Nic 707 figures prominently in the history of the New York graffiti movement which began to flourish in the early 1970’s.  Born in Argentina as Fernando Miteff, he is the second oldest son of the famed Argentinian Heavyweight boxer, Pablo Alexis Miteff.  Fernando was raised in The Bronx, where his teenage years converged with the genesis of the City’s radical and youth-driven urban art explosion.  Inspired by the bold antics and ubiquitous works of artists like Phase 2, Checker 170 and P.nut 2, he began as a “tagger” under the names of Stine 169 and Tuc 2.  Fernando adopted Nic 707, his famed nom de guerre, in 1974 as a platform to experiment with combining the “Styles” of earlier artists he admired and creating his own unique styles.  Nic 707’s work became a common site throughout New York’s IRT and IND subway lines as well as any wall that could double as a suitable canvas for his work.

Nic 707 is an early “Style Master,” a rare title of merit that acknowledges daring deeds, exceptional creativity, refined artistic talent and the willingness to share techniques with other artists.

Nic 707’s enduring influence on the world of graffiti includes the mentoring of up and coming artists and noteworthy collaborations with many of the field’s celebrated luminaries.  Of particular note is the success of Nic 707’s protege, NOC 167 (Melvin Samuels, Jr.), who is considered one of graffiti’s legendary talents.  Nic 707 gave him his name, introduced him to the rough and tumble lifestyle of the NYC graffiti artist and helped him develop his Style.  Nic 707 also founded the renowned OTB (“Out to Bomb” or “Only the Best”) graffiti crew and was its first president.  Today, OTB boasts an active membership of thousands of dedicated artists worldwide.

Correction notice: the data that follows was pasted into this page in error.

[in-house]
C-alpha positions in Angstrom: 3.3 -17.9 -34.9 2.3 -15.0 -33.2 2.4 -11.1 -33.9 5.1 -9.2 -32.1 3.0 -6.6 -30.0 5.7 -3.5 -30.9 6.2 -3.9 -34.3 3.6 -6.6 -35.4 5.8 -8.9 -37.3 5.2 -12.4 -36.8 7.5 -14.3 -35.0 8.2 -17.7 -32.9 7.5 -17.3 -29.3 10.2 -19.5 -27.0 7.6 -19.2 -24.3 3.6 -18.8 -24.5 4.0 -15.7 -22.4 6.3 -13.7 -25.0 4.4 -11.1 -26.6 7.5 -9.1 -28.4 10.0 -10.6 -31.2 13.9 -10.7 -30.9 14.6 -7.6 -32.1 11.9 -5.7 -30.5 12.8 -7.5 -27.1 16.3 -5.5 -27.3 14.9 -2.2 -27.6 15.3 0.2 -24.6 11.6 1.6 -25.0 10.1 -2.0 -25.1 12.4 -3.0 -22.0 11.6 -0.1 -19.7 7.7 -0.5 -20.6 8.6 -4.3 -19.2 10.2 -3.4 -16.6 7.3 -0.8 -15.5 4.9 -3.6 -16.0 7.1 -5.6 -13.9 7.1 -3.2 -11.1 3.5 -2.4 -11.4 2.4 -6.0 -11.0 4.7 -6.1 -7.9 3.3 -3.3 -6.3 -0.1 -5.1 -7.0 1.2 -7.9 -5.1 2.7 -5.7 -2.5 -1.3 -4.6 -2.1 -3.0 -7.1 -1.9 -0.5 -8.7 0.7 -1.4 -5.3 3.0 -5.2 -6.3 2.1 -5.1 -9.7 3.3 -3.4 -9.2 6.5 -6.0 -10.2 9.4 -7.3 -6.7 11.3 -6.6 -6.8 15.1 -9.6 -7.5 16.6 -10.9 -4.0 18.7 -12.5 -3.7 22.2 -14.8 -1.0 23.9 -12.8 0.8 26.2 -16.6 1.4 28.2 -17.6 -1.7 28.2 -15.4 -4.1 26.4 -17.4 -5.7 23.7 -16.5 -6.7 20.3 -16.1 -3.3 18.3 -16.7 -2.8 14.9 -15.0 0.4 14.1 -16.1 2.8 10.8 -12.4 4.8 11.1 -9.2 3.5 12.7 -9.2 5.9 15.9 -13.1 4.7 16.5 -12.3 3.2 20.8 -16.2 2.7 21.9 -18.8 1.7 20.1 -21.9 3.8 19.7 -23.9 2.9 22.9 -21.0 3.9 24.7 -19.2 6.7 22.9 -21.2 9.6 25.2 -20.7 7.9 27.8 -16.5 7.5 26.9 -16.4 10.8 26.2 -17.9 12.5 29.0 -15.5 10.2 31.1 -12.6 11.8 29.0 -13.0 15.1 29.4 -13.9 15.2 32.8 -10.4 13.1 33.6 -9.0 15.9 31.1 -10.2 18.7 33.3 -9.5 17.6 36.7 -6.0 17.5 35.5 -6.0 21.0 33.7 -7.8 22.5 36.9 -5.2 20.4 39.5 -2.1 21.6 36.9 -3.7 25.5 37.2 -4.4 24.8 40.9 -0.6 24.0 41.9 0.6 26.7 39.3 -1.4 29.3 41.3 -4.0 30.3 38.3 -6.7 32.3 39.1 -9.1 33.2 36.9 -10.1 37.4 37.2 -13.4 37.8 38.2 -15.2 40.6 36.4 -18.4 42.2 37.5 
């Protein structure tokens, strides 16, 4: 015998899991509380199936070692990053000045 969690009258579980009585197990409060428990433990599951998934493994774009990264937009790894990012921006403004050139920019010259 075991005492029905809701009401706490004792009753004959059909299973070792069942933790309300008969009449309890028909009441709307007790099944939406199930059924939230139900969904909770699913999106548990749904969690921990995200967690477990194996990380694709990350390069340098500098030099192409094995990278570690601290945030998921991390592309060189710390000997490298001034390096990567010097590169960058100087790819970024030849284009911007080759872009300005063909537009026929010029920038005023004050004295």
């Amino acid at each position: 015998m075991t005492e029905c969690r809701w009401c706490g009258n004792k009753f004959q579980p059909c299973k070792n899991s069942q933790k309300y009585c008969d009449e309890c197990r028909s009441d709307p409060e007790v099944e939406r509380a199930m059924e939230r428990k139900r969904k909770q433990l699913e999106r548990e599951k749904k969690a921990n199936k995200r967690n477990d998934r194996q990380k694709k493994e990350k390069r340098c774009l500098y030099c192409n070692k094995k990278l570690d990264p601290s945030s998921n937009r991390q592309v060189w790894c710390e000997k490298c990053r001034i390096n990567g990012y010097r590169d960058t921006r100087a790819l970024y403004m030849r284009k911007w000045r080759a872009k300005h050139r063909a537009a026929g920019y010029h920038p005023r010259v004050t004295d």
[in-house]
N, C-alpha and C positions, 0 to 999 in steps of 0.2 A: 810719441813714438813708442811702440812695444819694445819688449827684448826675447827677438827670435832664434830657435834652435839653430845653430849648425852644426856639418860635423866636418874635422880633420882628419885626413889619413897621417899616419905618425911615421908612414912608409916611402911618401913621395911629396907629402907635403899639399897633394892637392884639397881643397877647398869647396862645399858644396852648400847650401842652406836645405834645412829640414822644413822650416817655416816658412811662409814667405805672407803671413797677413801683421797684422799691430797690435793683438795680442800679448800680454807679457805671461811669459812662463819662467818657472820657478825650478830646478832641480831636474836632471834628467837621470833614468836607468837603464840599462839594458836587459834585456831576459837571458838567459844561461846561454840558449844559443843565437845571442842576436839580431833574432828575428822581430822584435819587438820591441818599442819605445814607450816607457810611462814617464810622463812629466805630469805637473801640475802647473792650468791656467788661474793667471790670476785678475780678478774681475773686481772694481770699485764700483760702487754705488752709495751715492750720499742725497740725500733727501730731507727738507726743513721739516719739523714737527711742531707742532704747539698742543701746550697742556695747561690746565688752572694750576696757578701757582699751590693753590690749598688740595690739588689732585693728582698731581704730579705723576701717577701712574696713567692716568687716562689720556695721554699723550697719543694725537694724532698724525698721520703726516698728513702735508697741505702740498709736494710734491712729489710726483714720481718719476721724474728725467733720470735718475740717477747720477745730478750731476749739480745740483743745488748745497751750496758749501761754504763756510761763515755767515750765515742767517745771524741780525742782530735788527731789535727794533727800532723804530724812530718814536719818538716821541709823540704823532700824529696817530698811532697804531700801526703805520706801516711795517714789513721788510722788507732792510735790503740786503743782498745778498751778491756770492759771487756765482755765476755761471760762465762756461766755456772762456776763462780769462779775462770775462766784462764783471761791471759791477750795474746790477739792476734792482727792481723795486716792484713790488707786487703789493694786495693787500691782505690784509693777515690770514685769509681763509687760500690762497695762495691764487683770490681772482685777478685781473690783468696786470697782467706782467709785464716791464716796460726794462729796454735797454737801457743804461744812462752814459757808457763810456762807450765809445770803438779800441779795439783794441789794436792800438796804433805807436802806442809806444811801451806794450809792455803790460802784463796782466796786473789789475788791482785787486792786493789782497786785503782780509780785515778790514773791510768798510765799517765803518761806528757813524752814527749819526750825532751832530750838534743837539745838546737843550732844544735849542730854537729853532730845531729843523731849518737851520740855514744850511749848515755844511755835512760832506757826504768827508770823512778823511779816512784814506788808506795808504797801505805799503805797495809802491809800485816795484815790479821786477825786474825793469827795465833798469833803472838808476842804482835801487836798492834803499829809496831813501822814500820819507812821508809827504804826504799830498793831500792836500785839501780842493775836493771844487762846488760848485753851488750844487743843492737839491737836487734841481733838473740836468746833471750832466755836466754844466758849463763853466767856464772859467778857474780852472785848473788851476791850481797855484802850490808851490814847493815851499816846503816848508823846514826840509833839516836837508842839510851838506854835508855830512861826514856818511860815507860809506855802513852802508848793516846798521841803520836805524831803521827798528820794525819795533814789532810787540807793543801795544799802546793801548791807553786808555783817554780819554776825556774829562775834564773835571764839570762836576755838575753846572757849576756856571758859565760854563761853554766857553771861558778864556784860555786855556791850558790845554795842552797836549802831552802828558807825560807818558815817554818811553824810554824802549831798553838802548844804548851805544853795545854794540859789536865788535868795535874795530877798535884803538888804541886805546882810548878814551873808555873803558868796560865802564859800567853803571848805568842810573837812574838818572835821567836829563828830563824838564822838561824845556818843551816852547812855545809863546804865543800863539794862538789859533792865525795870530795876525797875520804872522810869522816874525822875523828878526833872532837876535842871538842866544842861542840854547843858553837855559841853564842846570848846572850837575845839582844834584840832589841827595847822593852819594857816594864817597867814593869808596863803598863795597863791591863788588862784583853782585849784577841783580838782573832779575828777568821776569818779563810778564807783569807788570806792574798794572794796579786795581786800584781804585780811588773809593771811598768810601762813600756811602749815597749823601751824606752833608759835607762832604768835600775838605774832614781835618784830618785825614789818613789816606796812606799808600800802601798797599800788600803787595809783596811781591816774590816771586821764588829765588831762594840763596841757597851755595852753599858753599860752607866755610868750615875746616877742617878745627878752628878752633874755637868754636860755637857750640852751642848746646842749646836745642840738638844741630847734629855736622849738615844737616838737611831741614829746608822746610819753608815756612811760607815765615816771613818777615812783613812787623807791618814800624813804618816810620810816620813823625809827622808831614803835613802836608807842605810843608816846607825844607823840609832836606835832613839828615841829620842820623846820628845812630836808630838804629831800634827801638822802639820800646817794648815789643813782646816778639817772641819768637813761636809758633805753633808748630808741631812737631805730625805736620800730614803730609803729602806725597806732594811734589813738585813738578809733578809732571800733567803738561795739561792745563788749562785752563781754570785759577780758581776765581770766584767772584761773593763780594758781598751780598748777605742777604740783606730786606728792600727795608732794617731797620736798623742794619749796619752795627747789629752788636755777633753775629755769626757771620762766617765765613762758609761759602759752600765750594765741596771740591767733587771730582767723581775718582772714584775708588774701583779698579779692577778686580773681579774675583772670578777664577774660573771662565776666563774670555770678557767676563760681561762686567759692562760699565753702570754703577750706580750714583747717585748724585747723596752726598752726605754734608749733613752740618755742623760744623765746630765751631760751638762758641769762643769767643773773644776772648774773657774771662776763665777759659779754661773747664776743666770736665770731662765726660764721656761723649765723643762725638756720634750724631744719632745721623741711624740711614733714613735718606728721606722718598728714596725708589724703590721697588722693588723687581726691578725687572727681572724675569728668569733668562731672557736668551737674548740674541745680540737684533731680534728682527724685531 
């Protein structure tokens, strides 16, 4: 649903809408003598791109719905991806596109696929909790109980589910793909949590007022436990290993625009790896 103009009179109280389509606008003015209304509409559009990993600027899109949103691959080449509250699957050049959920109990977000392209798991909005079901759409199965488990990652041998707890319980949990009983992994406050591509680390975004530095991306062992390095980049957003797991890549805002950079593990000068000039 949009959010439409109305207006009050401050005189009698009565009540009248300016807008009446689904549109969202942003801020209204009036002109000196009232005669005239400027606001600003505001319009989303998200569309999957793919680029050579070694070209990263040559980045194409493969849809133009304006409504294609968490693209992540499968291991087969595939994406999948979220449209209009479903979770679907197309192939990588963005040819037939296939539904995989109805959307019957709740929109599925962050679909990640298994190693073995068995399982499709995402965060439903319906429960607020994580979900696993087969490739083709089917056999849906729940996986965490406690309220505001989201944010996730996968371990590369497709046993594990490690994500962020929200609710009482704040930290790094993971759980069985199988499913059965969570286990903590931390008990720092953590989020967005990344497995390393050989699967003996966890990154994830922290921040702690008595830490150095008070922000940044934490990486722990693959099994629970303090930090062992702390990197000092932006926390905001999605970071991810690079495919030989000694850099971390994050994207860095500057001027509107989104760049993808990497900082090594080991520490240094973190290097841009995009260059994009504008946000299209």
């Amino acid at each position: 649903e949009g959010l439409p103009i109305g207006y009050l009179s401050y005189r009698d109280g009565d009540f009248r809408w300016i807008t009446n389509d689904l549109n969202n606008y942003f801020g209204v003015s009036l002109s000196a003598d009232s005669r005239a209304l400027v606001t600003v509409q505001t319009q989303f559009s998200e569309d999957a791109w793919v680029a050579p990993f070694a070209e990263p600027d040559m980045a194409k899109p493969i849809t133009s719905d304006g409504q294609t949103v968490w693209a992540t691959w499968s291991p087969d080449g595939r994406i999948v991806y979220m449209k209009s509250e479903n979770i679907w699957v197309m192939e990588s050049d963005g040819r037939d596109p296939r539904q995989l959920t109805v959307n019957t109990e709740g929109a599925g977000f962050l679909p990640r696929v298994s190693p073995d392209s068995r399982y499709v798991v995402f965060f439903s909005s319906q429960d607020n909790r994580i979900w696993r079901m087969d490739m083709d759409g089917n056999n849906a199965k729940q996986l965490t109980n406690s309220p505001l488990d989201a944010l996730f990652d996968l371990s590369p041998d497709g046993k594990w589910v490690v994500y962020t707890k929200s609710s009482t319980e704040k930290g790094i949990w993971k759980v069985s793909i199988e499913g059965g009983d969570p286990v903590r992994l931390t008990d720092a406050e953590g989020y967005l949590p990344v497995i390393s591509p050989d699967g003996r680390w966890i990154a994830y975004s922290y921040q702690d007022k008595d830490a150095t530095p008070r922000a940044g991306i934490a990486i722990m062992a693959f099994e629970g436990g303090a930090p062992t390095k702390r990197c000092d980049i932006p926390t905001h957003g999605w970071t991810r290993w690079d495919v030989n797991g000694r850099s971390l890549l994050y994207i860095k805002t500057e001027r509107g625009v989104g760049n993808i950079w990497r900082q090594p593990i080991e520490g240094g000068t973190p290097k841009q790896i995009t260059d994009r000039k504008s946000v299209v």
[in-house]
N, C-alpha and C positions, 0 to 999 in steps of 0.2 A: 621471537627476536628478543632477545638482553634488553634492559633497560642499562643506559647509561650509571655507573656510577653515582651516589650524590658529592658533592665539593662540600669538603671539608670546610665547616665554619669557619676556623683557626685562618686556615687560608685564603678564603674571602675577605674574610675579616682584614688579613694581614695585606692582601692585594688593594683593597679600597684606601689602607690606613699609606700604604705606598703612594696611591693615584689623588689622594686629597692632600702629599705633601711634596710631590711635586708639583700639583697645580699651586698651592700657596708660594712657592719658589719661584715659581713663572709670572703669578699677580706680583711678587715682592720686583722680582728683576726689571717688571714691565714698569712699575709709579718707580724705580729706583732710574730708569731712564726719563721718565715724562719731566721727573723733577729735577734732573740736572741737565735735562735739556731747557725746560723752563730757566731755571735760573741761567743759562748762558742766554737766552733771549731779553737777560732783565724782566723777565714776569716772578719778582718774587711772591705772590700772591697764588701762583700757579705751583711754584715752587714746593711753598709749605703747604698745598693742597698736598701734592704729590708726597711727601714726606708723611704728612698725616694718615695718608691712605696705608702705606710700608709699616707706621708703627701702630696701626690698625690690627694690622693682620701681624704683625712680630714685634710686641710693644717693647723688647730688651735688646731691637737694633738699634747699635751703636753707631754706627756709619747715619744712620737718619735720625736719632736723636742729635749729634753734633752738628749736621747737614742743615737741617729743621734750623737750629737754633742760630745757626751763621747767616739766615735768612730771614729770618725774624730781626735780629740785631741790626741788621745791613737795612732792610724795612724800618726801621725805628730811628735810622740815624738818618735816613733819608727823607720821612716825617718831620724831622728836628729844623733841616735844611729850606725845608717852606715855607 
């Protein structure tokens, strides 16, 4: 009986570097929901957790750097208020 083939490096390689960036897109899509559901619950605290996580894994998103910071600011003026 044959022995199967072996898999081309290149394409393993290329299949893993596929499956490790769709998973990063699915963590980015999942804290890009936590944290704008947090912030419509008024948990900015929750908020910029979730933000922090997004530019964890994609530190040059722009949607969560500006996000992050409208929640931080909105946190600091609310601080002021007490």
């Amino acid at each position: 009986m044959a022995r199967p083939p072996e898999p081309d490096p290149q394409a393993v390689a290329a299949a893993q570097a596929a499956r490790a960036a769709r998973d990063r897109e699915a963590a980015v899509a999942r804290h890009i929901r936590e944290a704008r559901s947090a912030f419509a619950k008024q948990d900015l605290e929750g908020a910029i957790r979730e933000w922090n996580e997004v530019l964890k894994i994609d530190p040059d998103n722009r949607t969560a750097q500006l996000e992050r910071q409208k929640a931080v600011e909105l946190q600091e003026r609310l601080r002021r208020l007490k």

His current contribution to the expansion and acceptance of his beloved art form is the InstaFame Phantom Art Project, which creates a new paradigm for the exhibition of graffiti as subway art, as well as his continued development of character-based art styles such as his “Nicquified” Kilroy characters.  His work has been exhibited in art galleries throughout New York and he regularly participates in charitable art events, along with events which merge graffiti and performance art, as well as panel discussions and lectures on various art and social topics.


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